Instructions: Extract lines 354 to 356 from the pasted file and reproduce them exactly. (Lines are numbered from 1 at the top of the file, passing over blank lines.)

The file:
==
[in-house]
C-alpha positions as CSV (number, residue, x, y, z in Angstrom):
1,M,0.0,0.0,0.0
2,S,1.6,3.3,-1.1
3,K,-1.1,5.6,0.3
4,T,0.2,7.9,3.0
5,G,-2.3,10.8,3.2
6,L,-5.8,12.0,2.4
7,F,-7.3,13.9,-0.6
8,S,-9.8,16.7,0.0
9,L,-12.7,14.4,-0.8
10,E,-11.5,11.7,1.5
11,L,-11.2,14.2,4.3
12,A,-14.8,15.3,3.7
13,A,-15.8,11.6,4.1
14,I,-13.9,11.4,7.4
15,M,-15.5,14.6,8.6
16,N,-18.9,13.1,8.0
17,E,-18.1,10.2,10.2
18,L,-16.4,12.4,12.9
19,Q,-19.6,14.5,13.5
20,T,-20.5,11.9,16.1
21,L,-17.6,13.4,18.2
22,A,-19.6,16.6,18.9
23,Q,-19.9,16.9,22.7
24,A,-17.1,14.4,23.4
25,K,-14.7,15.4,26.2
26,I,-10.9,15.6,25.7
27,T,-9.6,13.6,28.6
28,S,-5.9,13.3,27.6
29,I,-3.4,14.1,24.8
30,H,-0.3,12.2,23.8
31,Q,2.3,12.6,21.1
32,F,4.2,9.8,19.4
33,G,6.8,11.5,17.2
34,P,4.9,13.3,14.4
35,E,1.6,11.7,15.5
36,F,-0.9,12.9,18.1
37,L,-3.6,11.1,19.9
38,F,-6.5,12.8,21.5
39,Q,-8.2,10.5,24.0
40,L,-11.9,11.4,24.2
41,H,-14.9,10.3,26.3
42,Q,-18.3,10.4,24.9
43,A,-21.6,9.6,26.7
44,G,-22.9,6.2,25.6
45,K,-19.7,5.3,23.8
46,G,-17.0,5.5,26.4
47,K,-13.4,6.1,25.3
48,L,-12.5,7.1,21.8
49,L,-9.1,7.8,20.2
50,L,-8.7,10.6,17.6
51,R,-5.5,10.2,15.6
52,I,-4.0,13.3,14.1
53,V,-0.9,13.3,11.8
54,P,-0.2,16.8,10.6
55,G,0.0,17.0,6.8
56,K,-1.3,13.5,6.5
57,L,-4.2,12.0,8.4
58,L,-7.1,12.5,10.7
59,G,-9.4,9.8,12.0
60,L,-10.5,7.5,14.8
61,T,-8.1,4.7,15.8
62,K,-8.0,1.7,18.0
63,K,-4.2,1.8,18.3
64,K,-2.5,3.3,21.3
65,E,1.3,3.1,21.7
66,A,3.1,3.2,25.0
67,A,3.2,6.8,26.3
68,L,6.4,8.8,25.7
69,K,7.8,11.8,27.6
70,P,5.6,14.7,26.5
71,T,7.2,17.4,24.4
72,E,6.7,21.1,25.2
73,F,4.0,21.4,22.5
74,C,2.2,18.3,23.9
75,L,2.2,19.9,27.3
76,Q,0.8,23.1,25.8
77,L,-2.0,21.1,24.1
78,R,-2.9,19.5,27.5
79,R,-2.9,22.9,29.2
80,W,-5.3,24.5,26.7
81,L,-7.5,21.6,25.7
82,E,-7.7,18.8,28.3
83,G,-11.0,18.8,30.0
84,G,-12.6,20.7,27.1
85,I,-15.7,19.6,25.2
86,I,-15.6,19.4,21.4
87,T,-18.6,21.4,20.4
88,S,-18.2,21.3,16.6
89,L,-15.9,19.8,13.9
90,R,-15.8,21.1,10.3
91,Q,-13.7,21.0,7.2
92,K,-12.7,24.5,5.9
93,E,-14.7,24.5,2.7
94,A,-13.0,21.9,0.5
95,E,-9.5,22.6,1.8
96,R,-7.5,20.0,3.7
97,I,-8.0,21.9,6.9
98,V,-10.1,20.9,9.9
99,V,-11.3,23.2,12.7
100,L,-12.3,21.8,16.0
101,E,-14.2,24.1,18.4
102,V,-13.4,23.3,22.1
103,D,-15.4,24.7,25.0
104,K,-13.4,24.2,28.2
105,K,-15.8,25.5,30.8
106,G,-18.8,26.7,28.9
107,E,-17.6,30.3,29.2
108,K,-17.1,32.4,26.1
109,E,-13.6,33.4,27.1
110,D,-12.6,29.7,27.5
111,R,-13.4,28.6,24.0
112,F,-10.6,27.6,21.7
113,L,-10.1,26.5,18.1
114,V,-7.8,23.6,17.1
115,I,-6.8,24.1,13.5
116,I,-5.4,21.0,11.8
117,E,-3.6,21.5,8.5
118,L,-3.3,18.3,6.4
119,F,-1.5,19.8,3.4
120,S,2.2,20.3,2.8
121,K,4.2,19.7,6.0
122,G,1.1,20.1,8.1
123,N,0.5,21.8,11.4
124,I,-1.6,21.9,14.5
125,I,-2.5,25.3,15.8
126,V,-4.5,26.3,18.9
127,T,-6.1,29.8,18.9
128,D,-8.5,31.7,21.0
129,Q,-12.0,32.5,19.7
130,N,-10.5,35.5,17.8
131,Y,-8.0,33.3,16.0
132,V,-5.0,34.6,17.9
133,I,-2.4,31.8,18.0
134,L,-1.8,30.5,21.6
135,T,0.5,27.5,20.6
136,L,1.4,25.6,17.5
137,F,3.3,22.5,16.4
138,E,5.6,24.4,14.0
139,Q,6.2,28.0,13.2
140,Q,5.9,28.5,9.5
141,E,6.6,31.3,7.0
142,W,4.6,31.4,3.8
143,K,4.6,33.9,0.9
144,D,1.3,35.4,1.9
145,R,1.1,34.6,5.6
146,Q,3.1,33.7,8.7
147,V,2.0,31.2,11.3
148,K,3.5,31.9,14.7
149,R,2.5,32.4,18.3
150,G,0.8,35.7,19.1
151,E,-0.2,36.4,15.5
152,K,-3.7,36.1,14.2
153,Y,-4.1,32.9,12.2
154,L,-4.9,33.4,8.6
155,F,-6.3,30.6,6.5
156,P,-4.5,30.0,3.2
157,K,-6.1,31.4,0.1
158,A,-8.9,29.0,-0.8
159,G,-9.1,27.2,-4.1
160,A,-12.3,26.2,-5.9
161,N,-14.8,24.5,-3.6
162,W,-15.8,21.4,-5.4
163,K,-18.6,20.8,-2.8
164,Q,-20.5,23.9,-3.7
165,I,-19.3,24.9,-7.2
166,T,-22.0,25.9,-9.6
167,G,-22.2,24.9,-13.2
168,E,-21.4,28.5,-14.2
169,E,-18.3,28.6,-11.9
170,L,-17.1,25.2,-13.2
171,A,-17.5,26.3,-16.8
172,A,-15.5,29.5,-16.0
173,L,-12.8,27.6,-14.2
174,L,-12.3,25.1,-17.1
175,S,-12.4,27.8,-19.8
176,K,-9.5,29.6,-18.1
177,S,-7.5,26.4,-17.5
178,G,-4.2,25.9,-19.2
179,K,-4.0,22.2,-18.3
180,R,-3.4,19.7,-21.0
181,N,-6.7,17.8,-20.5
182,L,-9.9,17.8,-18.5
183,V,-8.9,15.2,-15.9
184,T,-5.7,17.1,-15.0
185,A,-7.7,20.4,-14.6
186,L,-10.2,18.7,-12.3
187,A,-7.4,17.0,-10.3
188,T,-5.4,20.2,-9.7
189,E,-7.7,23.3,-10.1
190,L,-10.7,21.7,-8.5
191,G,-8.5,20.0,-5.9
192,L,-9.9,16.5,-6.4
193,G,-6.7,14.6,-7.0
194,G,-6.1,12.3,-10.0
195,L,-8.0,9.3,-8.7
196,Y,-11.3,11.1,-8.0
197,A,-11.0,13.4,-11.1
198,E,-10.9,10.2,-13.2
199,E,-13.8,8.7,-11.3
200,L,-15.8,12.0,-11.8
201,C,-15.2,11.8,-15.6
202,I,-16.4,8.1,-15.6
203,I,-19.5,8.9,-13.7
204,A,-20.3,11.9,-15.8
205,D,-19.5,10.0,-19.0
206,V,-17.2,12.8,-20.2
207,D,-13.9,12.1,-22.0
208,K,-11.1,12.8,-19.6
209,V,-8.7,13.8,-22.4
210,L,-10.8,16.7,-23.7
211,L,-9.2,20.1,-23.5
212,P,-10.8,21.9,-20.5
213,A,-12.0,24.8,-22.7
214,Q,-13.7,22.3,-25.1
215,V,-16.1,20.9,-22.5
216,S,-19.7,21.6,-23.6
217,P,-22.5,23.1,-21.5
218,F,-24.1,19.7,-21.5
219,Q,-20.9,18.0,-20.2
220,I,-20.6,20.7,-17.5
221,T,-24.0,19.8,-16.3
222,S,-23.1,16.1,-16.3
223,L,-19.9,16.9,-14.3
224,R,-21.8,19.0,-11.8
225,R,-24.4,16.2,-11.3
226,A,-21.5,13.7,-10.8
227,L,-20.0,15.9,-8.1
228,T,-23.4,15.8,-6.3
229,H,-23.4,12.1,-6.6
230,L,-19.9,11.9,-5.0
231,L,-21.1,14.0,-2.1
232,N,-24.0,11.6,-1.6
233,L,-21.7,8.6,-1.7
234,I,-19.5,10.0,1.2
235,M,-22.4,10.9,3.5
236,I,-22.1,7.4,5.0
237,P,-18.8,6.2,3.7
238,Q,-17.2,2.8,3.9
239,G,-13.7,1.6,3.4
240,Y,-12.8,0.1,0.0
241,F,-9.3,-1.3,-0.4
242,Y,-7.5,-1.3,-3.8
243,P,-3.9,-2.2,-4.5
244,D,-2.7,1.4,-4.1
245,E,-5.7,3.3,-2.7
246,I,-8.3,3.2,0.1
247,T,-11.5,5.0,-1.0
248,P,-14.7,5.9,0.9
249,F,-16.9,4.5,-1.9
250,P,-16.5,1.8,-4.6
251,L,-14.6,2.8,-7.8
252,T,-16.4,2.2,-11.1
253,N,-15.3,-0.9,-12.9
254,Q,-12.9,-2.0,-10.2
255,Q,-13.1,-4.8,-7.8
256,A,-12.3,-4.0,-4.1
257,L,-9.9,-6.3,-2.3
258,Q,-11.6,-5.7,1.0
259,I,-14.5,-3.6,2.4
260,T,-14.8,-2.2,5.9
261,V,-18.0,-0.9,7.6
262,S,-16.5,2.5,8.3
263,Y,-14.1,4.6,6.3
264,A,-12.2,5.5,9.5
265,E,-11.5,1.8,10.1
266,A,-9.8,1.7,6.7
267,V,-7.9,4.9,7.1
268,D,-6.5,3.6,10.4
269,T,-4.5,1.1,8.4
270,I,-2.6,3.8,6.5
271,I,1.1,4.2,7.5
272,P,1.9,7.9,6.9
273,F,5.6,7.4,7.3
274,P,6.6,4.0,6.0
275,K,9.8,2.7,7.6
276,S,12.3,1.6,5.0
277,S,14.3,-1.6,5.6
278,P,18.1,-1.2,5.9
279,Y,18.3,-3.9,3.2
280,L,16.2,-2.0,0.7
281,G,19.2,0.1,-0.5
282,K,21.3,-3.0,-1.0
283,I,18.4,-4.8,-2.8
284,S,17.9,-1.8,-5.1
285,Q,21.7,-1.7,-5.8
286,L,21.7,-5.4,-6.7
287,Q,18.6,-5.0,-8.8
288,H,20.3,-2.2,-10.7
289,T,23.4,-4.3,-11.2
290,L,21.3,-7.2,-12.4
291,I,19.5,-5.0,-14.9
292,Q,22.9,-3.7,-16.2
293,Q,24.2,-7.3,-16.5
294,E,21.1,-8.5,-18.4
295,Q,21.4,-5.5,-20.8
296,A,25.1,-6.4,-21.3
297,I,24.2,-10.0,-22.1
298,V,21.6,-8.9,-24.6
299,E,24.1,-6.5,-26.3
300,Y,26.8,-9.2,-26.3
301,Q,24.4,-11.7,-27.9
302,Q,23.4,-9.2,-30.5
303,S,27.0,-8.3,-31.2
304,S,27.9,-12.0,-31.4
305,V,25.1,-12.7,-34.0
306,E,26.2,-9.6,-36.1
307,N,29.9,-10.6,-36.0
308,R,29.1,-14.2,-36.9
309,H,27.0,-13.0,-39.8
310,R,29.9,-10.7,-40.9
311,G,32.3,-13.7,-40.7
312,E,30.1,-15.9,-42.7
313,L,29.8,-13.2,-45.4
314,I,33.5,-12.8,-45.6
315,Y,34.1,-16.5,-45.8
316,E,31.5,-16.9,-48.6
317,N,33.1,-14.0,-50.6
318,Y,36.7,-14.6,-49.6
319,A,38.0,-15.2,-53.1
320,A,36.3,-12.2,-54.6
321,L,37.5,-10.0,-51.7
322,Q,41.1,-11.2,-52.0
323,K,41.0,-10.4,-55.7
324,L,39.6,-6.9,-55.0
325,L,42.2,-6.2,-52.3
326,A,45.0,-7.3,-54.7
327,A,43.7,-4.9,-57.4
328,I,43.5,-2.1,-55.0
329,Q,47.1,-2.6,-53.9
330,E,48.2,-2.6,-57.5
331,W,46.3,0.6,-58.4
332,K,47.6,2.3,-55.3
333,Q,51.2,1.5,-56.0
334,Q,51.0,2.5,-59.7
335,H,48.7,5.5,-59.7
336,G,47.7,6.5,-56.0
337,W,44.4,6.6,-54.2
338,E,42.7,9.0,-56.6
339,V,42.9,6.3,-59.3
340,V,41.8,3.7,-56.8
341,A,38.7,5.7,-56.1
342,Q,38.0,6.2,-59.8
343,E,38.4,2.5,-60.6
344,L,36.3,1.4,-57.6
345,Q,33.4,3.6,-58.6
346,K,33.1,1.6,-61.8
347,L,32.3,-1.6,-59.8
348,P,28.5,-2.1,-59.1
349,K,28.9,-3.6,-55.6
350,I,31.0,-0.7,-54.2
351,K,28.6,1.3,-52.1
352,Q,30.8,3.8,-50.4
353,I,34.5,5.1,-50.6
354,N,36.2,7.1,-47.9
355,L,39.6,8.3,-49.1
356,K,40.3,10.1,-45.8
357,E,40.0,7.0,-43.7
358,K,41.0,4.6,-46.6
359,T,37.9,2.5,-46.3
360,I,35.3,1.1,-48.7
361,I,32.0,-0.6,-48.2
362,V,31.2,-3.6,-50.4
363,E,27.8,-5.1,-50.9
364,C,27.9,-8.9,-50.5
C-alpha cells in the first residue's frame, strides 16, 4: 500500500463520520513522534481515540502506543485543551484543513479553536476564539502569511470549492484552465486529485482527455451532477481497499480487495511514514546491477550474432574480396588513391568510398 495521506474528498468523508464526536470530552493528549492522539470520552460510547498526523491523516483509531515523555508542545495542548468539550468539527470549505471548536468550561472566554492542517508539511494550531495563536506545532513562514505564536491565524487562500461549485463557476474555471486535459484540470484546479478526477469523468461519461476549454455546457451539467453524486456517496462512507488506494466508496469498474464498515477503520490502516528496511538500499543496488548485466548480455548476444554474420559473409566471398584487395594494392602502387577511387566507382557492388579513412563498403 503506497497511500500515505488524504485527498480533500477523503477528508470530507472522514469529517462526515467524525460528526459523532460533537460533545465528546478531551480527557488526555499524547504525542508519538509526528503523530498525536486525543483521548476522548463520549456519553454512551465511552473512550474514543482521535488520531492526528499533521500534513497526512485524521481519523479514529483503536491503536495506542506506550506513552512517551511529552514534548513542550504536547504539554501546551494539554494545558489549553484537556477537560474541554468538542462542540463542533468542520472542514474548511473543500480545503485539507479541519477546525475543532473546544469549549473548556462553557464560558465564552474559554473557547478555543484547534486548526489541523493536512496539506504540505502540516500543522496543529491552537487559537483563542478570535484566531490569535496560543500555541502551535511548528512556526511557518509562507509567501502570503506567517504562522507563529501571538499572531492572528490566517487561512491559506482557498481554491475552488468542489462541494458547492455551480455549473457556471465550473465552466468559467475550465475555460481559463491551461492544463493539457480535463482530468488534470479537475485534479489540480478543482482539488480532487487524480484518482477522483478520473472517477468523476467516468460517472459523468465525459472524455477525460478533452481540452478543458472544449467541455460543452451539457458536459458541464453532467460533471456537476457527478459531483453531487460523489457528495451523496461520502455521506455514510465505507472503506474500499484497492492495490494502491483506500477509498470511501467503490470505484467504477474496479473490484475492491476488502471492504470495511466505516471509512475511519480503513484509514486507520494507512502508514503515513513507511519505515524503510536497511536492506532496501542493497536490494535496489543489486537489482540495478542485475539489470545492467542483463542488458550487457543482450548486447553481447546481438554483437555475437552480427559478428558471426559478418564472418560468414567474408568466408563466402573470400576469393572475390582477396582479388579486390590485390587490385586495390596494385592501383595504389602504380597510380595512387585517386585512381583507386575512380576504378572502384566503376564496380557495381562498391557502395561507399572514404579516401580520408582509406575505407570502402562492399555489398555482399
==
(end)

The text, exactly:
352,Q,30.8,3.8,-50.4
353,I,34.5,5.1,-50.6
354,N,36.2,7.1,-47.9